1. Driving

Valid Irish insurance discs will serve as proof of insurance for those driving Irish-registered vehicles in the UK, including Northern Ireland, in the event of a no-deal Brexit. The Motor Insurers’ Bureau of Ireland (MIBI) announced that it has struck a deal with the UK Department of Transport. In advance of the original Brexit deadline of 29 March, the MIBI had cautioned that the Green Card – an internationally recognised insurance document – would be required for all Irish-registered vehicles travelling in the UK, if a no-deal Brexit occurred. That will no longer be the case, following a deal between the group and the UK’s Department of Transport, which MIBI Chief Executive David Fitzgerald hailed as “really positive news”. However, motorists have been advised that Green Cards will still be required for UK-registered vehicles visiting European Union countries, including Ireland, in the event of a no-deal Brexit. The cards will not be required if an agreement is reached between the UK and the EU on Brexit, or if a transitional arrangement is implemented.

 

  1. Freedom of movement

Britain will immediately end freedom of movement for people from the European Union after Brexit on 31 October, a spokeswoman for Downing Street has said. The spokeswoman said: “Freedom of movement as it currently stands will end on 31 October when the UK leaves the EU.” She added the UK government planned “tougher criminality rules for people entering the UK” as part of the new hard-line stance. “Details of other changes immediately on 31 October for a new immigration system are currently being developed,” she said. Around 3.6 million EU citizens already in Britain have been told to apply for “permanent settled status”, under an interior ministry scheme started by Prime Minister Boris Johnson’s predecessor Theresa May. So far only around one million have signed up for the status. Mrs May’s government said in January that it would end free movement “as soon as possible” after a no-deal Brexit, but keep allowing EU arrivals “for a transitional period only”. Legislation drawn up to deal with the issue is stuck in parliament in the House of Commons gridlock over Brexit. However, the Irish Government says Irish citizens will keep their rights under the Common Travel Area deal, which pre-dates EU membership.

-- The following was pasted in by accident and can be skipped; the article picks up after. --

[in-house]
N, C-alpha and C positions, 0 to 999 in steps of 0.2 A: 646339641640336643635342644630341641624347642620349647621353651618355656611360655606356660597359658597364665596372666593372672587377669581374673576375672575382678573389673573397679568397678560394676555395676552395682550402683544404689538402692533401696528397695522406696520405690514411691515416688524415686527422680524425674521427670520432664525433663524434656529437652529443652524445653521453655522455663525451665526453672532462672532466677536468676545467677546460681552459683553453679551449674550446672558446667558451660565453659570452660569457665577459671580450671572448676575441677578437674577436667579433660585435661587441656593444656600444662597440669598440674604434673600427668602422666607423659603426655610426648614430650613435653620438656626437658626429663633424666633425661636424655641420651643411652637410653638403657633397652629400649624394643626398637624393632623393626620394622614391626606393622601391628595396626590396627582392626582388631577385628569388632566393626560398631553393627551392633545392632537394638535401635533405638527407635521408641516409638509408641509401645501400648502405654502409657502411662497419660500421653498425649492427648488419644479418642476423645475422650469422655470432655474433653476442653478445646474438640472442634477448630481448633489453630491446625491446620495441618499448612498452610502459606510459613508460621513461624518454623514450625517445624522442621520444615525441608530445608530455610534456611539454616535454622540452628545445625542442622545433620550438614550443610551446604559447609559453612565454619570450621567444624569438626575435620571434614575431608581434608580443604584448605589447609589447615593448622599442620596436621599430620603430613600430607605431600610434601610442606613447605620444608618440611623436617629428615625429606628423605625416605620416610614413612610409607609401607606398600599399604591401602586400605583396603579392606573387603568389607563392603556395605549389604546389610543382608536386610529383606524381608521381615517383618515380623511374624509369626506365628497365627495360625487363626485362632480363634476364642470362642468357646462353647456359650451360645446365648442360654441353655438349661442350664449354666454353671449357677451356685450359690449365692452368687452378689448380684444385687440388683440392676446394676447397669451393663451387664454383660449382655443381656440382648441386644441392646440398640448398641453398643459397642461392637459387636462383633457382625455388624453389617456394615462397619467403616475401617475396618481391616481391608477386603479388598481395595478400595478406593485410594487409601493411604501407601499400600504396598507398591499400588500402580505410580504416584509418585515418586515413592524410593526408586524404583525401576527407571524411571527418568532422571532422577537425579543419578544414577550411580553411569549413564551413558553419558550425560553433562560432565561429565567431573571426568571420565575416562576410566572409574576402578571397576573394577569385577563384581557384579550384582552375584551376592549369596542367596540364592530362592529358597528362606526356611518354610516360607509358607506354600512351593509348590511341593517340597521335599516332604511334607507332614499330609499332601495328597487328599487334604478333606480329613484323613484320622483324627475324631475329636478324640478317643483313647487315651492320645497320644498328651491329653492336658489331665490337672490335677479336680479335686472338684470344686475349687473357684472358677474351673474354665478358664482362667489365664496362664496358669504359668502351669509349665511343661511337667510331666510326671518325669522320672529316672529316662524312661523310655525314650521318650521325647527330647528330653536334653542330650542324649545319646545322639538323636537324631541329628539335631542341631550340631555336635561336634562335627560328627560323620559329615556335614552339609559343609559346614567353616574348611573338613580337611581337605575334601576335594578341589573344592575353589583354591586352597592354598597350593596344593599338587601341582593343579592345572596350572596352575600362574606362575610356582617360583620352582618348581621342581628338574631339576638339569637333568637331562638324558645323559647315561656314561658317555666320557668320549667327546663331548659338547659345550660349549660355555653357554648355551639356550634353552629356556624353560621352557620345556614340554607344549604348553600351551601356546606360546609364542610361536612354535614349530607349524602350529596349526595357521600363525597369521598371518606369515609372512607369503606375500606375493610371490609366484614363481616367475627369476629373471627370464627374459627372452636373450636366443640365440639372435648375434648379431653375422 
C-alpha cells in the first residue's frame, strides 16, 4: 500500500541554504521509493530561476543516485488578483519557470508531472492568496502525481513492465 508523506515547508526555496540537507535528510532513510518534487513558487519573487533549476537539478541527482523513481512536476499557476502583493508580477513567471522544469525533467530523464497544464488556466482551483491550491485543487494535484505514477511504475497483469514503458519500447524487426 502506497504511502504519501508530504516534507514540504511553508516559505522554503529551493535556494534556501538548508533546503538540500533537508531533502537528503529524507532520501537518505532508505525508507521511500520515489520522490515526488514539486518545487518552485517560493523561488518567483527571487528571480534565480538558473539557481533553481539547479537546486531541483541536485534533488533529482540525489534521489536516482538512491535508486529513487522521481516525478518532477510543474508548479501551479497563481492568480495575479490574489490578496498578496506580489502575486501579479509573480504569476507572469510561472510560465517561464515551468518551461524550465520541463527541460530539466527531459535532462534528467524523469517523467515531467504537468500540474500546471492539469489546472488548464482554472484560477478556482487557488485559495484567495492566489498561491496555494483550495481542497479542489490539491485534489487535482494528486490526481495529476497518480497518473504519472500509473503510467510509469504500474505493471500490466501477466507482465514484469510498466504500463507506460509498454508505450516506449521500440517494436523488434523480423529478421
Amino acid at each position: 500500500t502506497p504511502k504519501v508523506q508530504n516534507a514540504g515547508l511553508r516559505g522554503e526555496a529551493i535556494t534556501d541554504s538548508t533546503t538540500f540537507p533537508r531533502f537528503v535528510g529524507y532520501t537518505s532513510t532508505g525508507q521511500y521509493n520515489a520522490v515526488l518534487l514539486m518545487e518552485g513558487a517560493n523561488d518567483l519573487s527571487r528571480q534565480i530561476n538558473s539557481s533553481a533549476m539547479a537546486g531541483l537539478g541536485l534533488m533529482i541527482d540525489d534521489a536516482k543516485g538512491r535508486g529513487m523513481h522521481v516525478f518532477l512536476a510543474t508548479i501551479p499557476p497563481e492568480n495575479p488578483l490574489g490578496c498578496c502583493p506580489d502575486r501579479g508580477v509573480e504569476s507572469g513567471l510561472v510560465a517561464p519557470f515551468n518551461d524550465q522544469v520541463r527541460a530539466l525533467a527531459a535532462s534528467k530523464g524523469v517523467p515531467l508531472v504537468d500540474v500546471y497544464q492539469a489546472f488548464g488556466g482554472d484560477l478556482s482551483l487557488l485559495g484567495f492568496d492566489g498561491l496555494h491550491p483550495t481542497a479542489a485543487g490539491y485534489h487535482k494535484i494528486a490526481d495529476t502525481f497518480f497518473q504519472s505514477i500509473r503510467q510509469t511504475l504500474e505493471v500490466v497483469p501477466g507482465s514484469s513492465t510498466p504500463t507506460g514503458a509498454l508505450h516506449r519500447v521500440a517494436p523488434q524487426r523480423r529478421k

1. Common Travel Area

Prime Minister Boris Johnson has told Taoiseach Leo Varadkar that the Common Travel Area will not be affected by the ending of freedom of movement after Brexit. The two leaders spoke last week for more than an hour. The talks were dominated by Brexit and the issues surrounding the Withdrawal Agreement, particularly the backstop. Mr Johnson’s comments on the Common Travel Area come after a Downing Street spokesperson said Britain would immediately end freedom of movement for people from the European Union after Brexit on 31 October. The Common Travel Area, which pre-dates both countries’ EU membership, allows Irish and British citizens to move freely and reside in either jurisdiction. They also enjoy associated rights and entitlements, including access to employment, healthcare, education, social benefits, and the right to vote in certain elections. The two leaders have also agreed to meet in Dublin next month. “The Prime Minister made clear that the Common Travel Area, which long predates the UK and Ireland joining the EU, would not be affected by the ending of freedom of movement after Brexit. “They agreed that their teams would maintain close contact over the coming weeks, while recognising that negotiations take place between the UK and the EU27 Task Force. “They also agreed to meet in Dublin in early September.”

 

Sources: Journal.ie, RTE News